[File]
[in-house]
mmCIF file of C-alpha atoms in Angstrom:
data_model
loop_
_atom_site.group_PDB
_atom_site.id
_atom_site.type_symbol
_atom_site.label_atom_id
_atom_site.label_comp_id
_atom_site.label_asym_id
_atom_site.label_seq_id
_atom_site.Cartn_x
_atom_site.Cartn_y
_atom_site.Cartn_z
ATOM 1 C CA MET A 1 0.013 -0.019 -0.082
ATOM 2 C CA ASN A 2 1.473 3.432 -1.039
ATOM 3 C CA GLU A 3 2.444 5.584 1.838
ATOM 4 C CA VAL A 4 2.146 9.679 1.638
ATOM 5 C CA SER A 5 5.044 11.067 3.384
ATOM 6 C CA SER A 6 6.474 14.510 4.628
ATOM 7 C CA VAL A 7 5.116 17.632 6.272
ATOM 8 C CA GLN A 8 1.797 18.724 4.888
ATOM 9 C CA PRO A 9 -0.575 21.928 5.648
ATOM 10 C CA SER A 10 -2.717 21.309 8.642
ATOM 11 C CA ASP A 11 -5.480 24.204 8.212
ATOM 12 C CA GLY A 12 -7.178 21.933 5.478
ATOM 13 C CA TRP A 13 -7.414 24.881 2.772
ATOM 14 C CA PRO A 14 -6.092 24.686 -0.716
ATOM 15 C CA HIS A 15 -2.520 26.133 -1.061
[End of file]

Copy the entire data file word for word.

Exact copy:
[in-house]
mmCIF file of C-alpha atoms in Angstrom:
data_model
loop_
_atom_site.group_PDB
_atom_site.id
_atom_site.type_symbol
_atom_site.label_atom_id
_atom_site.label_comp_id
_atom_site.label_asym_id
_atom_site.label_seq_id
_atom_site.Cartn_x
_atom_site.Cartn_y
_atom_site.Cartn_z
ATOM 1 C CA MET A 1 0.013 -0.019 -0.082
ATOM 2 C CA ASN A 2 1.473 3.432 -1.039
ATOM 3 C CA GLU A 3 2.444 5.584 1.838
ATOM 4 C CA VAL A 4 2.146 9.679 1.638
ATOM 5 C CA SER A 5 5.044 11.067 3.384
ATOM 6 C CA SER A 6 6.474 14.510 4.628
ATOM 7 C CA VAL A 7 5.116 17.632 6.272
ATOM 8 C CA GLN A 8 1.797 18.724 4.888
ATOM 9 C CA PRO A 9 -0.575 21.928 5.648
ATOM 10 C CA SER A 10 -2.717 21.309 8.642
ATOM 11 C CA ASP A 11 -5.480 24.204 8.212
ATOM 12 C CA GLY A 12 -7.178 21.933 5.478
ATOM 13 C CA TRP A 13 -7.414 24.881 2.772
ATOM 14 C CA PRO A 14 -6.092 24.686 -0.716
ATOM 15 C CA HIS A 15 -2.520 26.133 -1.061